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A California judge reversed decision allowing anonymous persons on net to remain anonymous

A California judge in the Sixth Appellate District in Santa Clara County last week ruled that anonymous trolls on the Internet are allowed to stay anonymous.  Along with remaining anonymous, Internet trolls are able to say what they like, by exercising their First Amendment rights, no matter how belittling is it.

 According to Reuters, the appeals court reversed a decision from 2006 that would have subpoenaed ten anonymous posters on Yahoo’s message board by the COO of a drug service company, Lisa Krinsky.

The 2006 court case held that ten anonymous message board posters left quite a few harsh comments on the Internet regarding Krinsky, her company, and two officers at her company. One comment referred to Krinsky saying, "I will reciprocate felatoin [sic] with Lisa even though she has fat thighs, a fake medical degree, 'queefs' and has poor feminine hygiene."

Doe 6, a tag given to the anonymous posters, days later moved in superior court to quash the subpoena.  The defendant claims that Krinsky had “failed to state a claim sufficient to overcome his First Amendment rights for either defamation or interference with a contractual or business relationship” and that her “request for injunctive relief was an invalid prior restraint”.

In 2006, the superior court proposed that the statements made by Doe 6 had the intent of driving down the price of Krinsky’s company to manipulate the stock price.  The court, even with the claim and information, decided that Doe 6 was protected under their First Amendment rights.  Due to the context of the statements, they are not actionable under Florida’s defamation laws.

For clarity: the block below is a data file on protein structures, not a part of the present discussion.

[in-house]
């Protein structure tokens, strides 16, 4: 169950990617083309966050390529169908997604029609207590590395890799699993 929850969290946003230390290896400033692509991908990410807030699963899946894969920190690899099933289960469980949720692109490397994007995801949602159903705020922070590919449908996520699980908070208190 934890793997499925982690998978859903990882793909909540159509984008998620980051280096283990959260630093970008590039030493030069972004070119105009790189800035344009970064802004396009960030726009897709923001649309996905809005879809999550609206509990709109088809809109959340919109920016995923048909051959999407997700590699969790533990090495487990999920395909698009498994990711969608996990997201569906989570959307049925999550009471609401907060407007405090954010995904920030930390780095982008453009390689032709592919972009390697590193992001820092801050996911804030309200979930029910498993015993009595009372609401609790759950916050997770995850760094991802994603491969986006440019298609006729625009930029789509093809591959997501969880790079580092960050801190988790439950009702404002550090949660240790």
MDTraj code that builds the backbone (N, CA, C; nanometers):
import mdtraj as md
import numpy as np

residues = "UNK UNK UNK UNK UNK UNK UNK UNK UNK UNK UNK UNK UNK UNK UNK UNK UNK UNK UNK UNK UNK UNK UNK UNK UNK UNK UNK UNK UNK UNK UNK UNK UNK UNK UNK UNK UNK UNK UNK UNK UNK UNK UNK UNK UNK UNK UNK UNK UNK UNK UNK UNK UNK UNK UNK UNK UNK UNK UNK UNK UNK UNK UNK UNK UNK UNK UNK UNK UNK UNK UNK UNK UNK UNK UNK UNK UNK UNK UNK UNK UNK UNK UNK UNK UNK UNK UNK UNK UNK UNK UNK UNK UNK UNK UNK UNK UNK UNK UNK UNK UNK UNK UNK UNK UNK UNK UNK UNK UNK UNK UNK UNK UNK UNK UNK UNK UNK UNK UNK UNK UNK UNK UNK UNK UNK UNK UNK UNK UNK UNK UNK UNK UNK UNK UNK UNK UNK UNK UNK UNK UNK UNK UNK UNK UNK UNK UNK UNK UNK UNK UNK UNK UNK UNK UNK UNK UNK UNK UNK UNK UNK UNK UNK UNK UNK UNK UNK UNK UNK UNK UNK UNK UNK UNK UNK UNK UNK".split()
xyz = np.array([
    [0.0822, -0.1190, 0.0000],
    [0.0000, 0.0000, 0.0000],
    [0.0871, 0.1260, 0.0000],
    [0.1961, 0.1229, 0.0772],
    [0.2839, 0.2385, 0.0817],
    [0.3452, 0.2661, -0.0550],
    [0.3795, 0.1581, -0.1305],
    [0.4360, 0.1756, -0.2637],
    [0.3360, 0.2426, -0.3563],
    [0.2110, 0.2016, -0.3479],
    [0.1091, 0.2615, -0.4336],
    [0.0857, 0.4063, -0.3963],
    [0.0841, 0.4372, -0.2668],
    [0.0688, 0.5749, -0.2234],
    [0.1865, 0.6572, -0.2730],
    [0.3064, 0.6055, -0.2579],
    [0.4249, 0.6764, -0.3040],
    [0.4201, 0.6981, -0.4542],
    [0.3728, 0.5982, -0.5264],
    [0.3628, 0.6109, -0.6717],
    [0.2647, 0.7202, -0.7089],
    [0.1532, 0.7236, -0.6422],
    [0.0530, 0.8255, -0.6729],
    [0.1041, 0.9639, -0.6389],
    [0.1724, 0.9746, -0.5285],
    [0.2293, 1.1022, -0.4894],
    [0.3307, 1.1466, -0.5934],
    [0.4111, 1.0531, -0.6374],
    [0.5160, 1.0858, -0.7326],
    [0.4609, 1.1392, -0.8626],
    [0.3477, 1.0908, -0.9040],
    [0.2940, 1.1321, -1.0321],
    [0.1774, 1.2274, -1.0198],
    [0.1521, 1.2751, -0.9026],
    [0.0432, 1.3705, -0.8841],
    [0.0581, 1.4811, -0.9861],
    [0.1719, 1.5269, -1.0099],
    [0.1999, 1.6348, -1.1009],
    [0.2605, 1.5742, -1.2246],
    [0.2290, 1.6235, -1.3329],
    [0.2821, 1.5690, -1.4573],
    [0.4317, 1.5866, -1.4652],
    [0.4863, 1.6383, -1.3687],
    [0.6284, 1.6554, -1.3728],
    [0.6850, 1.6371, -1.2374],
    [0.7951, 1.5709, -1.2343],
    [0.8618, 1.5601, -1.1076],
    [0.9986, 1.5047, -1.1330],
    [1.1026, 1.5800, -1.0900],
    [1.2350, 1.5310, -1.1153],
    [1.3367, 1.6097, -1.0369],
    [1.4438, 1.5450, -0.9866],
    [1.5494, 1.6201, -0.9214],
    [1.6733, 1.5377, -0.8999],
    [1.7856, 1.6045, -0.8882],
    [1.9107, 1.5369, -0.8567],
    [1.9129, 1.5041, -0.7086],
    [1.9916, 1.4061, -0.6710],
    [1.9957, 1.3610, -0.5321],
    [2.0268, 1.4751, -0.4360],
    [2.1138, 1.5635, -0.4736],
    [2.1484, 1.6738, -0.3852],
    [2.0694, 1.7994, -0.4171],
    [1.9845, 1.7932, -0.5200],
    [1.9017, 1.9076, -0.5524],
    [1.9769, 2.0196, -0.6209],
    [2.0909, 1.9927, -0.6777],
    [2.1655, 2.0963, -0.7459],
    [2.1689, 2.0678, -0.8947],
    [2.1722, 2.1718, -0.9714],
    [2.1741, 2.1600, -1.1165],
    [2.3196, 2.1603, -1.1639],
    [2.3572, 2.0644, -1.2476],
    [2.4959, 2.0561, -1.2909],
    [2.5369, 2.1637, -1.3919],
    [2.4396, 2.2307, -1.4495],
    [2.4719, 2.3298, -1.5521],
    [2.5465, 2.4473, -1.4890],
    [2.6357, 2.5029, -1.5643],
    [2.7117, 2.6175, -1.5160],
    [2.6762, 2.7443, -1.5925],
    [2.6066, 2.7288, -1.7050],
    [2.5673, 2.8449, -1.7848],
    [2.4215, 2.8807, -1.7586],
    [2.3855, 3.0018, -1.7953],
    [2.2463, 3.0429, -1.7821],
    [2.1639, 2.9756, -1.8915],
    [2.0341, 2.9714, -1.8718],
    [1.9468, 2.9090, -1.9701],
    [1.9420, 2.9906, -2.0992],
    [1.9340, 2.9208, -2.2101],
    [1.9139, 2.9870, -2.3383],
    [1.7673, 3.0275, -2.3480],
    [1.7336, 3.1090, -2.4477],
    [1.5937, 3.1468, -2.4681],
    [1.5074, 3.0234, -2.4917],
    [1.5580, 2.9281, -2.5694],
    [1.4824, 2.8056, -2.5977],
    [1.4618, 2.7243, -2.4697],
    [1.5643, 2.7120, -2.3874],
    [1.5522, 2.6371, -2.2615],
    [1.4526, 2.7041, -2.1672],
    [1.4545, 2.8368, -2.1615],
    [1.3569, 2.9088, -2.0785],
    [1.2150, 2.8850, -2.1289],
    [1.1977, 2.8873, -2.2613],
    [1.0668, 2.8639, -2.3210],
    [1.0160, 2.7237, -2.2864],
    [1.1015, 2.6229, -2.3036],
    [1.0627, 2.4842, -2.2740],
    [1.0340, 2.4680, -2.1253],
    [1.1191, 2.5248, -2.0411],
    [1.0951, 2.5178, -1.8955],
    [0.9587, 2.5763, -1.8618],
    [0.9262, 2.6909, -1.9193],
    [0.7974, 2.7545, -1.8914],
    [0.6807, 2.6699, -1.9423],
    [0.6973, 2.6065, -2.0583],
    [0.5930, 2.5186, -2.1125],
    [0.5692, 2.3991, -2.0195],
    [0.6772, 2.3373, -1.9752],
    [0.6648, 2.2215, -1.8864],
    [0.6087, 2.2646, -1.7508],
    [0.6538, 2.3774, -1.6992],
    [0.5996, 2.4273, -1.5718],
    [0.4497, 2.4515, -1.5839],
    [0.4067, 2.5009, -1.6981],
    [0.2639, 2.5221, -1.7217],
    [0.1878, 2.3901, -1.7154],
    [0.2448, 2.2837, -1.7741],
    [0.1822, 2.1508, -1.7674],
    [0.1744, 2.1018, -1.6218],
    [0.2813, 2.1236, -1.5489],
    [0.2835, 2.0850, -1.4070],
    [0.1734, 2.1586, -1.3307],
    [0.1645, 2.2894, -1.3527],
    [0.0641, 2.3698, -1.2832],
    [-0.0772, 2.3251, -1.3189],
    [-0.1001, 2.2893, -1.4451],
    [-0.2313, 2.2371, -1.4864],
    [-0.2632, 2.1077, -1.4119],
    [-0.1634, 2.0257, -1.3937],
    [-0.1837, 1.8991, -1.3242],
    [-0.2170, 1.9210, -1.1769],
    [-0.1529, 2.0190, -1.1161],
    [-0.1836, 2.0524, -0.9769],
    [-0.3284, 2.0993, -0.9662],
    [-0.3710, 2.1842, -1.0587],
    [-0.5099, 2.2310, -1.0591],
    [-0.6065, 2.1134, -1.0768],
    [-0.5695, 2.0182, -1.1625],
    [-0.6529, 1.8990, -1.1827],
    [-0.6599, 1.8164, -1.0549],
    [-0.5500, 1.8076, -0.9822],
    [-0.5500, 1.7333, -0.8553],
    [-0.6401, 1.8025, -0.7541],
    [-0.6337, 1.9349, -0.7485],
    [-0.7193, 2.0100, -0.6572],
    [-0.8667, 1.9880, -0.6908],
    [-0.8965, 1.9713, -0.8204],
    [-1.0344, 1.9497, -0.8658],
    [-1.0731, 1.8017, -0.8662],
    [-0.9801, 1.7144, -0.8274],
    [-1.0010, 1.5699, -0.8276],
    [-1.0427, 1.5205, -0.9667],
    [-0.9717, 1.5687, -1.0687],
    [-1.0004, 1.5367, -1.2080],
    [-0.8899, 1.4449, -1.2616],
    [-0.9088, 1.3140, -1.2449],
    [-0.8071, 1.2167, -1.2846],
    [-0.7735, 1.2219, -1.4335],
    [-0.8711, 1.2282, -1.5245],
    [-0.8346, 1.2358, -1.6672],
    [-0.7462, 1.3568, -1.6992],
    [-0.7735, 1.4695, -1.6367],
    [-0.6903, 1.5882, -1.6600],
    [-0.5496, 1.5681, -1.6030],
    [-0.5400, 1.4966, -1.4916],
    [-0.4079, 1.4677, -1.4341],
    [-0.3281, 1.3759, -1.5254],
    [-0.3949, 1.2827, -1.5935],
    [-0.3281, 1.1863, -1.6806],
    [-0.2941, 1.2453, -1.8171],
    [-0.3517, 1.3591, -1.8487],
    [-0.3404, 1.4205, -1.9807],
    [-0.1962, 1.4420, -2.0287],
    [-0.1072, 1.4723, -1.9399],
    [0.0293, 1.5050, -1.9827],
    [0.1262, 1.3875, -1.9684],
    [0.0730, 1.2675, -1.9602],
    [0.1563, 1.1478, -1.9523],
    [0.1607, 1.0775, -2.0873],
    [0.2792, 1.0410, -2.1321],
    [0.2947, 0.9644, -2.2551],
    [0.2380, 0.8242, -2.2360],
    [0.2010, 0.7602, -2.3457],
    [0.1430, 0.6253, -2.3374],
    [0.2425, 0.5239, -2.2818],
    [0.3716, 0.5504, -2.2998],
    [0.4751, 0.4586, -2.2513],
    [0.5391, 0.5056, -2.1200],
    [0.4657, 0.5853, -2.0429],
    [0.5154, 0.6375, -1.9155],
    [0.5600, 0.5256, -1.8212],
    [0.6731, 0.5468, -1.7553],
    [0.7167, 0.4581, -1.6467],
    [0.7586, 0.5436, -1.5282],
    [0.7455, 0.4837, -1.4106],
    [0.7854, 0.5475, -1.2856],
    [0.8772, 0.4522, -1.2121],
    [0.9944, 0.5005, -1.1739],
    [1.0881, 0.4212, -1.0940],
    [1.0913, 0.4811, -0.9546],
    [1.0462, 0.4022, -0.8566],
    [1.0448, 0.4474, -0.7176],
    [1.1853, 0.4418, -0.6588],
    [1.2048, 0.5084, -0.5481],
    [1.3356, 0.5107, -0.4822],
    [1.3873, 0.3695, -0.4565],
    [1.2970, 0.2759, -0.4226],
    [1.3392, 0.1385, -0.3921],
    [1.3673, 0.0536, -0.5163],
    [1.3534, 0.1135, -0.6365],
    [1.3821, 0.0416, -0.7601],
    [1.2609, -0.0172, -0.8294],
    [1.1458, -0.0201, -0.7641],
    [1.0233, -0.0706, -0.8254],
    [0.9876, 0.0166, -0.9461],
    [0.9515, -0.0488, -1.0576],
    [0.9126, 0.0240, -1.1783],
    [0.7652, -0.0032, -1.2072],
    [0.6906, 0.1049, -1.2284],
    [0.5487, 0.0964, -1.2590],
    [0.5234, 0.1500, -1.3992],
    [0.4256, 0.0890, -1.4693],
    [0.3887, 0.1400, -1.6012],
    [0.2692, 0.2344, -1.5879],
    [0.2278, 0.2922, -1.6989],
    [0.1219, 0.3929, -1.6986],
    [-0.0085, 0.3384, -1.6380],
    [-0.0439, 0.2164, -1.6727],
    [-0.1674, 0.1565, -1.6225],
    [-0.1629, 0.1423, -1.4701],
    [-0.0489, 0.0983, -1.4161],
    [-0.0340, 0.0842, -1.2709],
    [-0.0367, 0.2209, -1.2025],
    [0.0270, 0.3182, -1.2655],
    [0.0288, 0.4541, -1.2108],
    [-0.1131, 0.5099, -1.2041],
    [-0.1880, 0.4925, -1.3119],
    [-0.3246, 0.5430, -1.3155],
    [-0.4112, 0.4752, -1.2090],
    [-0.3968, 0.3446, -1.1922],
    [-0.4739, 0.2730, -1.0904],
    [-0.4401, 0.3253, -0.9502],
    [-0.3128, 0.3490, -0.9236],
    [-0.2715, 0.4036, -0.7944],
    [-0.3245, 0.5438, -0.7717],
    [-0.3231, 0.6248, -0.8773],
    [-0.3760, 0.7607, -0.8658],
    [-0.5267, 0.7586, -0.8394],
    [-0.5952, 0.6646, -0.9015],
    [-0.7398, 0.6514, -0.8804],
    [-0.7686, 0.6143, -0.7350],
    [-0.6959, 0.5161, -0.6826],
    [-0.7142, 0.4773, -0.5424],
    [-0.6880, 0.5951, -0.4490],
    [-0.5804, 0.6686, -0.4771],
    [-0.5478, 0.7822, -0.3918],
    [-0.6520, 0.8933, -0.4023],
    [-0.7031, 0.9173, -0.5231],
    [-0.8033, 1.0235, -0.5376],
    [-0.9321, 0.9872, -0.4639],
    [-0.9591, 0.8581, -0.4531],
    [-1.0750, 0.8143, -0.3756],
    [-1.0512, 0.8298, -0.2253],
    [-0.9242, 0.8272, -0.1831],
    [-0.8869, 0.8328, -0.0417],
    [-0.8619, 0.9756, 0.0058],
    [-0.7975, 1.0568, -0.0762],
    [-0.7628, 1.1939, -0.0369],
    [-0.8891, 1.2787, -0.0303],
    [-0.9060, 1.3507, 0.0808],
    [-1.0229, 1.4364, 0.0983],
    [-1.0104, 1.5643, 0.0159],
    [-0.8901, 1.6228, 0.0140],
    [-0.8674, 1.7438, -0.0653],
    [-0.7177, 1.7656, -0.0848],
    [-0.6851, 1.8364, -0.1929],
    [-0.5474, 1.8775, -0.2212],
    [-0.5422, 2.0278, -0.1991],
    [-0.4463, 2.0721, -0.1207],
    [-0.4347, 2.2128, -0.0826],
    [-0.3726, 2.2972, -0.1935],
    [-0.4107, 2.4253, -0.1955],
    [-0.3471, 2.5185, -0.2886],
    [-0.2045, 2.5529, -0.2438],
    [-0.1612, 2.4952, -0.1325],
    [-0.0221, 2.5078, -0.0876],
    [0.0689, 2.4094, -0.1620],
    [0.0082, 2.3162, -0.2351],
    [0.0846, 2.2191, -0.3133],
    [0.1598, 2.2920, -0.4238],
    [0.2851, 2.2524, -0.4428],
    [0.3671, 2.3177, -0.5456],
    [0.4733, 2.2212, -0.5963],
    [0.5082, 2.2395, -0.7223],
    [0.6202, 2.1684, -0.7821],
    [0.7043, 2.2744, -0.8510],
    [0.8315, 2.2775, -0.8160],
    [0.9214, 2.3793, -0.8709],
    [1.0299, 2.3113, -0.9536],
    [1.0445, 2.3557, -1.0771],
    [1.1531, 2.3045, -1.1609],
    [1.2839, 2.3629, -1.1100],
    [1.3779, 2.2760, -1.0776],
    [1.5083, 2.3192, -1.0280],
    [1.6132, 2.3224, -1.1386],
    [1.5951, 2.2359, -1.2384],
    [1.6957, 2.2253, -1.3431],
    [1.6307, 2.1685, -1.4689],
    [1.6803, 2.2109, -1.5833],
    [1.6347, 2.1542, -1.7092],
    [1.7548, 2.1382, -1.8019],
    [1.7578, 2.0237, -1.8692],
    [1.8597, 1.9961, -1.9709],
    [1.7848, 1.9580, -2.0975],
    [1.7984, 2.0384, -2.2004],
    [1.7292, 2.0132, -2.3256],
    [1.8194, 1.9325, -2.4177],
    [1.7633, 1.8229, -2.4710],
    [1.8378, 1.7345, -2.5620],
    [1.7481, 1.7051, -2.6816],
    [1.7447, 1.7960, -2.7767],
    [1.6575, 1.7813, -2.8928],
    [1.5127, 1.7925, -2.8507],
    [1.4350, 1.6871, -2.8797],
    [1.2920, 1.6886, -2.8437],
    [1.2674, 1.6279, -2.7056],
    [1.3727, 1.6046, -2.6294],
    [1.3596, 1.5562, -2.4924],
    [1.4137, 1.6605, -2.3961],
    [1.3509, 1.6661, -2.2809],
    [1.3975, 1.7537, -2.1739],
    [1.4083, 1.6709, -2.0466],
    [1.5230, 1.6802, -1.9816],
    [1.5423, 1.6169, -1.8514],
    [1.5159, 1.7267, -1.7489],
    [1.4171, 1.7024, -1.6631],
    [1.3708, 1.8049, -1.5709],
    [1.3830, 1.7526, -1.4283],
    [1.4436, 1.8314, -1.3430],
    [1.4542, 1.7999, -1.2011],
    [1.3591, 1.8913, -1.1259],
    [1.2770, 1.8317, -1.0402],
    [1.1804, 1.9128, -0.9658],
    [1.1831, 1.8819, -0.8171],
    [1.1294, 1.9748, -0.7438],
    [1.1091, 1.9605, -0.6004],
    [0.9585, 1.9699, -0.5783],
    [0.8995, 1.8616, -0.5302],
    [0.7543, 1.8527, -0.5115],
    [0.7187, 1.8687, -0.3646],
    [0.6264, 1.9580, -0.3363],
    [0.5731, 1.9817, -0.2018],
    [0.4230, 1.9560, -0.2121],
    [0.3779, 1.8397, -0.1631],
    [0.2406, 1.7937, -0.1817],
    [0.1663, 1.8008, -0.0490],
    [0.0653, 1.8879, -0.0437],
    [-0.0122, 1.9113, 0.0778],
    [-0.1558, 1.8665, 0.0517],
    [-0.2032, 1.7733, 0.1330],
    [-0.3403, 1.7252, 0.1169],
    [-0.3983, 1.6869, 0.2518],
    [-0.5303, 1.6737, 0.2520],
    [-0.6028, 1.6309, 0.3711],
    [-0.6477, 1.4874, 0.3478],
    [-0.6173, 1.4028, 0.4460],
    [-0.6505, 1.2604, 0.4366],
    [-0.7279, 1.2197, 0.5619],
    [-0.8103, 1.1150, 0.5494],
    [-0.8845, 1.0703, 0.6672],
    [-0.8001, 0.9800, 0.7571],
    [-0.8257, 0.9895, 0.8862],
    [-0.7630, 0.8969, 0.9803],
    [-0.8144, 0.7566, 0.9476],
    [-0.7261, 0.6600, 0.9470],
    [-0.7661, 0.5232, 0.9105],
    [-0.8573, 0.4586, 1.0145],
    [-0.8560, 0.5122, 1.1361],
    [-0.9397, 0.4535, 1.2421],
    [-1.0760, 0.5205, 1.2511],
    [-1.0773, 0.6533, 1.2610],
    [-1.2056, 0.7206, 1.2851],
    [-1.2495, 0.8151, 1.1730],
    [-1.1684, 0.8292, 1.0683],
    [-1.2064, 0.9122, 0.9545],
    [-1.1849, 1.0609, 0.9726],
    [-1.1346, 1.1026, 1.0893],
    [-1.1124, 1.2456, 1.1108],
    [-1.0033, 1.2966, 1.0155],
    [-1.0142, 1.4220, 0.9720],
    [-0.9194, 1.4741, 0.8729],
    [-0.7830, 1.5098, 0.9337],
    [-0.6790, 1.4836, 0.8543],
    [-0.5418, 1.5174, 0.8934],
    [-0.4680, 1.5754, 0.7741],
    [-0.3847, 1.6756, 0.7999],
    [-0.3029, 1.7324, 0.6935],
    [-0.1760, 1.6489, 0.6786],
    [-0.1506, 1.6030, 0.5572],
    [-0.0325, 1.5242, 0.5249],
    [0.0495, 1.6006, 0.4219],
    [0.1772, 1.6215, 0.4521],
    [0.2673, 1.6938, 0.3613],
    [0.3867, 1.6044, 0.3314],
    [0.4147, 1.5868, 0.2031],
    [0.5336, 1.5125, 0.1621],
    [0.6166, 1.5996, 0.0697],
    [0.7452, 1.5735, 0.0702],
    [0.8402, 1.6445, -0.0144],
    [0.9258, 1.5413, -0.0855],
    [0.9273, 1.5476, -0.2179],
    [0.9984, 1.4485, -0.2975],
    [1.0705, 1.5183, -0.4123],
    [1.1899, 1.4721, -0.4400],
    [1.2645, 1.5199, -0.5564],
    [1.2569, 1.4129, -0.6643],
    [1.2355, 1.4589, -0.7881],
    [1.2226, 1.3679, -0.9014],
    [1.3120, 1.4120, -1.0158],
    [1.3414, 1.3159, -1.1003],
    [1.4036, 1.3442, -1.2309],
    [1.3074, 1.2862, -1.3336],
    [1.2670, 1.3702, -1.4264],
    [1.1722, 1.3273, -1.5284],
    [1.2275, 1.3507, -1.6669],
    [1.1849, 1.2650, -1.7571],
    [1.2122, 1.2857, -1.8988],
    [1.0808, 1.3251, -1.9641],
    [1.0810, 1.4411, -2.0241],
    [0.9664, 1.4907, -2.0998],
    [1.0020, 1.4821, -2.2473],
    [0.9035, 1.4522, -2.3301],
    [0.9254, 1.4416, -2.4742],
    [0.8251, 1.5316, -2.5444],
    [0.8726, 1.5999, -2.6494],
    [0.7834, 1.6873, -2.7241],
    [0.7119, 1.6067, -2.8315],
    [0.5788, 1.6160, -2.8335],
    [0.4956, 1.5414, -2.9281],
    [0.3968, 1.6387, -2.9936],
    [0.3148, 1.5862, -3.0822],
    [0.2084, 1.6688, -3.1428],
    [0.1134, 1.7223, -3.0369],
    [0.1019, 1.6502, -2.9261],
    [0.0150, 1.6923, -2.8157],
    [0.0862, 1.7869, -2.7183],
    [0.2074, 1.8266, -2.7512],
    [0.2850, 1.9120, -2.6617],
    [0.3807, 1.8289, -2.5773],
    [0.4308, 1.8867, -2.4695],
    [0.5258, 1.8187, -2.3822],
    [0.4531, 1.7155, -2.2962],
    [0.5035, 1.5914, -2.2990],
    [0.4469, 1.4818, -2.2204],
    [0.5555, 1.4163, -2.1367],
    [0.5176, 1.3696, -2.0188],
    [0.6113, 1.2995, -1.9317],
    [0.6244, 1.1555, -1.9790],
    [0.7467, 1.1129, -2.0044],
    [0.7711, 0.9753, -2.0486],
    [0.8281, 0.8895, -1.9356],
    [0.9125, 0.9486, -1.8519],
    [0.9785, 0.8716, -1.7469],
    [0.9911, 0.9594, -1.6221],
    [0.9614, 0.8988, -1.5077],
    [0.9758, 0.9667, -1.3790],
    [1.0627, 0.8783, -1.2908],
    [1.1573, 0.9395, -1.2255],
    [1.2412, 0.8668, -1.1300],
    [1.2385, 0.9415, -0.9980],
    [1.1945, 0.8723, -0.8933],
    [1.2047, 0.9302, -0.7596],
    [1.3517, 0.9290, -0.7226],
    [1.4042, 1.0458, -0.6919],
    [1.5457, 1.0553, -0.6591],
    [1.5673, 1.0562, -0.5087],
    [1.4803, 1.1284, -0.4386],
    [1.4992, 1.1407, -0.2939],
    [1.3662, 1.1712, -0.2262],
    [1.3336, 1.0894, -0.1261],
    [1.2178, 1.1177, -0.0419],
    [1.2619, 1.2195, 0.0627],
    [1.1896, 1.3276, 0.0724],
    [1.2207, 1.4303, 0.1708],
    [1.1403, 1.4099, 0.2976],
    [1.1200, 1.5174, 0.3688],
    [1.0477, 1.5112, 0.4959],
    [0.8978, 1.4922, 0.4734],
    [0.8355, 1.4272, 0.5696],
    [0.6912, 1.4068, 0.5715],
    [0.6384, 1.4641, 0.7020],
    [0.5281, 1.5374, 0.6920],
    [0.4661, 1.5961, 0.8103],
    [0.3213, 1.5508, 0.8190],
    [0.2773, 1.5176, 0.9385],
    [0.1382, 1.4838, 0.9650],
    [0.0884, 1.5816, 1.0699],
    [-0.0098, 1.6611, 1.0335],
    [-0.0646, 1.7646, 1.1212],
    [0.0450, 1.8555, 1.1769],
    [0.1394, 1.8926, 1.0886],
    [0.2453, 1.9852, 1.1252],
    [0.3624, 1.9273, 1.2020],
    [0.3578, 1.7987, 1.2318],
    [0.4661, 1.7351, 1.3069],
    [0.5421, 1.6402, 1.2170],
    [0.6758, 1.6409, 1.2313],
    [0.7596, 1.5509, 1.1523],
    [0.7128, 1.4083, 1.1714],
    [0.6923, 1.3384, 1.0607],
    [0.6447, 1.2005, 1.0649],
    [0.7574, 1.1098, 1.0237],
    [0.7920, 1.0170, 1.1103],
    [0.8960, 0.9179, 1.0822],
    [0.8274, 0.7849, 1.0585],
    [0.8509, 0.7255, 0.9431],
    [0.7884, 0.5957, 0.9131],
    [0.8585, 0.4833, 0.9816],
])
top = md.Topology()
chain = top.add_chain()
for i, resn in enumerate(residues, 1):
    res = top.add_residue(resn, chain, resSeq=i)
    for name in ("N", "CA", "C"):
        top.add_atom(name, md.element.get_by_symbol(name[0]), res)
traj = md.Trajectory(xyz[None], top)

The controversy over Internet anonymity will continue to be fueled by contexts of libel and First Amendment rights but will, at least, allow the contexts of these actions to be narrowed down.



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RE: Molehills
By just4U on 2/12/2008 7:51:49 PM , Rating: 4
DailyTech is one thing, but there are other forums out there as well that are heavily moderated for content. I've seen Trolls say it's their "right" to say as they choose but it's not. If you've become a member of a forum (international or otherwise) You usually agree to post by their rules. If you don't then they can ban you, edit your posts, delete them or what have you....

... and there is not a damned thing you can do about it. It's their site. Abide by their rules or face moderation.

As to remaining Anonymous while posting. I don't see a problem with that. As a rule of thumb, most forums don't give out your identity. Occasionally they might delete multiple accounts if it's part of their guidelines but I've yet to see any say your so and so openly.


RE: Molehills
By TomZ on 2/12/2008 8:53:15 PM , Rating: 2
I think you're missing the point about freedom of expression. It's not a question about whether DT or other forums allow you to post as you please or if they censor. The point is that the government has no right to restrict you from posting what you please, and that they have no recourse against you for posting your opinions (within the limits of the law, of course).


"We basically took a look at this situation and said, this is bullshit." -- Newegg Chief Legal Officer Lee Cheng's take on patent troll Soverain











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